Audio nodes are linked into chains and simple webs by their inputs and outputs. They typically start with one or more sources. Sources provide arrays of sound intensities (samples) at very small timeslices, often tens of thousands of them per second. These could be either computed mathematically (such as OscillatorNode), or they can be recordings from sound/video files (like AudioBufferSourceNode and MediaElementAudioSourceNode) and audio streams (MediaStreamAudioSourceNode). In fact, sound files are just recordings of sound intensities themselves, which come in from microphones or electric instruments, and get mixed down into a single, complicated wave.
Outputs of these nodes could be linked to inputs of others, which mix or modify these streams of sound samples into different streams. A common modification is multiplying the samples by a value to make them louder or quieter (as is the case with GainNode). Once the sound has been sufficiently processed for the intended effect, it can be linked to the input of a destination (BaseAudioContext.destination), which sends the sound to the speakers or headphones. This last connection is only necessary if the user is supposed to hear the audio.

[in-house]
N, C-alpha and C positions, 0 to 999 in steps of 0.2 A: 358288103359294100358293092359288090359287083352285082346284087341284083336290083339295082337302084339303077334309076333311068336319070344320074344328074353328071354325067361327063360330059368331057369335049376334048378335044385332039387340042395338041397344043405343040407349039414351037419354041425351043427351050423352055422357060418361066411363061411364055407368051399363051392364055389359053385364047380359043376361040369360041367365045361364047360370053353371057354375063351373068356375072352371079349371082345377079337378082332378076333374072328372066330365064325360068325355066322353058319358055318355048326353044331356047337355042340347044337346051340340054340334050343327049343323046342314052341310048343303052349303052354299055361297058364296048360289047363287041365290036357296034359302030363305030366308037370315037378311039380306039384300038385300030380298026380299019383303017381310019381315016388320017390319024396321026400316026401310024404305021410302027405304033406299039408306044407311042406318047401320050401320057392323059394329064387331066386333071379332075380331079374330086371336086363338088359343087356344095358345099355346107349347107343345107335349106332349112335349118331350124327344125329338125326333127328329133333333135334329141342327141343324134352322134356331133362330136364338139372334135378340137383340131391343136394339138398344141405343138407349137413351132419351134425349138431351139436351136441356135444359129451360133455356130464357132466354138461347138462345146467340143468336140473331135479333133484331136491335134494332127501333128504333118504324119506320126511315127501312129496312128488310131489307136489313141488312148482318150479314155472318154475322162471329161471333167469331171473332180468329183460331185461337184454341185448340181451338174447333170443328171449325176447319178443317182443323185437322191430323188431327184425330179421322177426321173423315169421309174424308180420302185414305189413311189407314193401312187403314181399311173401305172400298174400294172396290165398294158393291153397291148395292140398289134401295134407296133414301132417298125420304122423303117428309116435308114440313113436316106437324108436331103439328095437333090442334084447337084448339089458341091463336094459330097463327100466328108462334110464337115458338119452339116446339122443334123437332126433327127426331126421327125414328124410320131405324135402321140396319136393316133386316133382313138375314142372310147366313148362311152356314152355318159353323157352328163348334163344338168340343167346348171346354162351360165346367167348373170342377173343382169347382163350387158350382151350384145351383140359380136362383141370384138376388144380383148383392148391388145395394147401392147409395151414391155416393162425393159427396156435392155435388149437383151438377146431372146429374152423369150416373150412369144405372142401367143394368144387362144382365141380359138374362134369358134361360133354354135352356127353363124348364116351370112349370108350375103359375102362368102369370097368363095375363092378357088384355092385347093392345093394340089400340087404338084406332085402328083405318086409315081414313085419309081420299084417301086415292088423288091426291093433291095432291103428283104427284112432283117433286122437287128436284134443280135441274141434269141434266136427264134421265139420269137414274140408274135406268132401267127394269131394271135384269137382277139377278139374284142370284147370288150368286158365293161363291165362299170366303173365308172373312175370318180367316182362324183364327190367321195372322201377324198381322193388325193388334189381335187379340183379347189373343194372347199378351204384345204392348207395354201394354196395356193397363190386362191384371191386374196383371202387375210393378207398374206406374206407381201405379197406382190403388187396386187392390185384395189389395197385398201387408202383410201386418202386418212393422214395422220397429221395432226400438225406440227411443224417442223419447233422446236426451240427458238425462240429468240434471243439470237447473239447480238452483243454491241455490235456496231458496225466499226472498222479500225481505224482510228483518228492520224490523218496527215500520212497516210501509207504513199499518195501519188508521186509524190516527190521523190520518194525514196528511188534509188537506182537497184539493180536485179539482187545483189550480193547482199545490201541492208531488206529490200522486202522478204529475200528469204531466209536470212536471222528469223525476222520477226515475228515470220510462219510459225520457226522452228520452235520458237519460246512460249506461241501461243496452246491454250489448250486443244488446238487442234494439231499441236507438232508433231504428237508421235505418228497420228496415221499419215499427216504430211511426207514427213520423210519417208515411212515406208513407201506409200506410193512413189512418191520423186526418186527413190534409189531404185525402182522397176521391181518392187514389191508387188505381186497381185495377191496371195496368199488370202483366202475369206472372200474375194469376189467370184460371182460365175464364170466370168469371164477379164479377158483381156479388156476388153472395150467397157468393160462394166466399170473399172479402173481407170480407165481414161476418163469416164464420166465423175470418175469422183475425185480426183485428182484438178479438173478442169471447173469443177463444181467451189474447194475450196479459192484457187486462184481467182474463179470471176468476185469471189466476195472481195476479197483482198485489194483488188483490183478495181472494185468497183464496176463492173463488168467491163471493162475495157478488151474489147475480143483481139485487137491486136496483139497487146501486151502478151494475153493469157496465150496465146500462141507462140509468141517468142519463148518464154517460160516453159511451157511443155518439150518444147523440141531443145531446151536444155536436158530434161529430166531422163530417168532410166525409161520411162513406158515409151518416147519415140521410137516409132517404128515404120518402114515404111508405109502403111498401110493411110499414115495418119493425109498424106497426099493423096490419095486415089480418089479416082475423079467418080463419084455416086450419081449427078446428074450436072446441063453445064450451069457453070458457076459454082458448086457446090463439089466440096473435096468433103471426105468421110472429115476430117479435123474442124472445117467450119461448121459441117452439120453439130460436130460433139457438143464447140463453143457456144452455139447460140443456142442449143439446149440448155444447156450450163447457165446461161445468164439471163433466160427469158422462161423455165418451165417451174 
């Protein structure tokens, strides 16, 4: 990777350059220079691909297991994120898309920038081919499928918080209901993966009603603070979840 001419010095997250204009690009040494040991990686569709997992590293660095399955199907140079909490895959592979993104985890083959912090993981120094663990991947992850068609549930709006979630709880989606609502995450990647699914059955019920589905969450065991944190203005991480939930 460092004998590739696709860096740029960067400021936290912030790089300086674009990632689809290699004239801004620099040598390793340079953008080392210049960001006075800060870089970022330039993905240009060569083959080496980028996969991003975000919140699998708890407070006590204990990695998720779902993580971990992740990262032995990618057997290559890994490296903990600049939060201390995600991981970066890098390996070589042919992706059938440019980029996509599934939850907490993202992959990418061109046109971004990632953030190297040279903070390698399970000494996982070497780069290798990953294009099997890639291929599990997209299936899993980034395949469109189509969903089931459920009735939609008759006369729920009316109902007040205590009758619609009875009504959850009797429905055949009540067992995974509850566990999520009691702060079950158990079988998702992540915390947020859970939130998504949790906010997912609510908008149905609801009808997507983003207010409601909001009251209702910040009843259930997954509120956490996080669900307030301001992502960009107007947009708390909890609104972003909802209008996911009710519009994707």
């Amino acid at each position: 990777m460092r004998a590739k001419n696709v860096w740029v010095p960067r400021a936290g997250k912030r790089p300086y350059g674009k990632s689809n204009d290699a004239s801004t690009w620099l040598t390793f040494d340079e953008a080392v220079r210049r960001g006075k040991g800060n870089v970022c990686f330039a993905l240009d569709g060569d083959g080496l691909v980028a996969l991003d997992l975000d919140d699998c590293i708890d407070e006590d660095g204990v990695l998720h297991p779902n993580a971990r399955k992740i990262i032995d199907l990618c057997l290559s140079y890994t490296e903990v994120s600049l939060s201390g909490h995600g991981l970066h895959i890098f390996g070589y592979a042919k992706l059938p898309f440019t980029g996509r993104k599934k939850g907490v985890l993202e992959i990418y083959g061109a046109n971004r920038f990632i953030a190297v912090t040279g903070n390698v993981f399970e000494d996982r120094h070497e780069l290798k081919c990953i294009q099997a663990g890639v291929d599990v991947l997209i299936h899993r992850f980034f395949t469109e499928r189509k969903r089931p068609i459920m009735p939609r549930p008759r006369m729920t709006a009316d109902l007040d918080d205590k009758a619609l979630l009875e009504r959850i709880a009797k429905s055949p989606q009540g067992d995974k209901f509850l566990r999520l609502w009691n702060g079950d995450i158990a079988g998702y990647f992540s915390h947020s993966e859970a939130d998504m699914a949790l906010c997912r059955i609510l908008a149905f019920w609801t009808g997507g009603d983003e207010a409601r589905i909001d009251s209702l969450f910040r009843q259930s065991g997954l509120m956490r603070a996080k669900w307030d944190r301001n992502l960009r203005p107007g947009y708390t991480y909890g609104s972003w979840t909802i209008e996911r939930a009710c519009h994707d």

Timing is controlled with high precision and low latency, allowing developers to write code that responds accurately to events and is able to target specific samples, even at a high sample rate. So applications such as drum machines and sequencers are well within reach. 2b1af7f3a8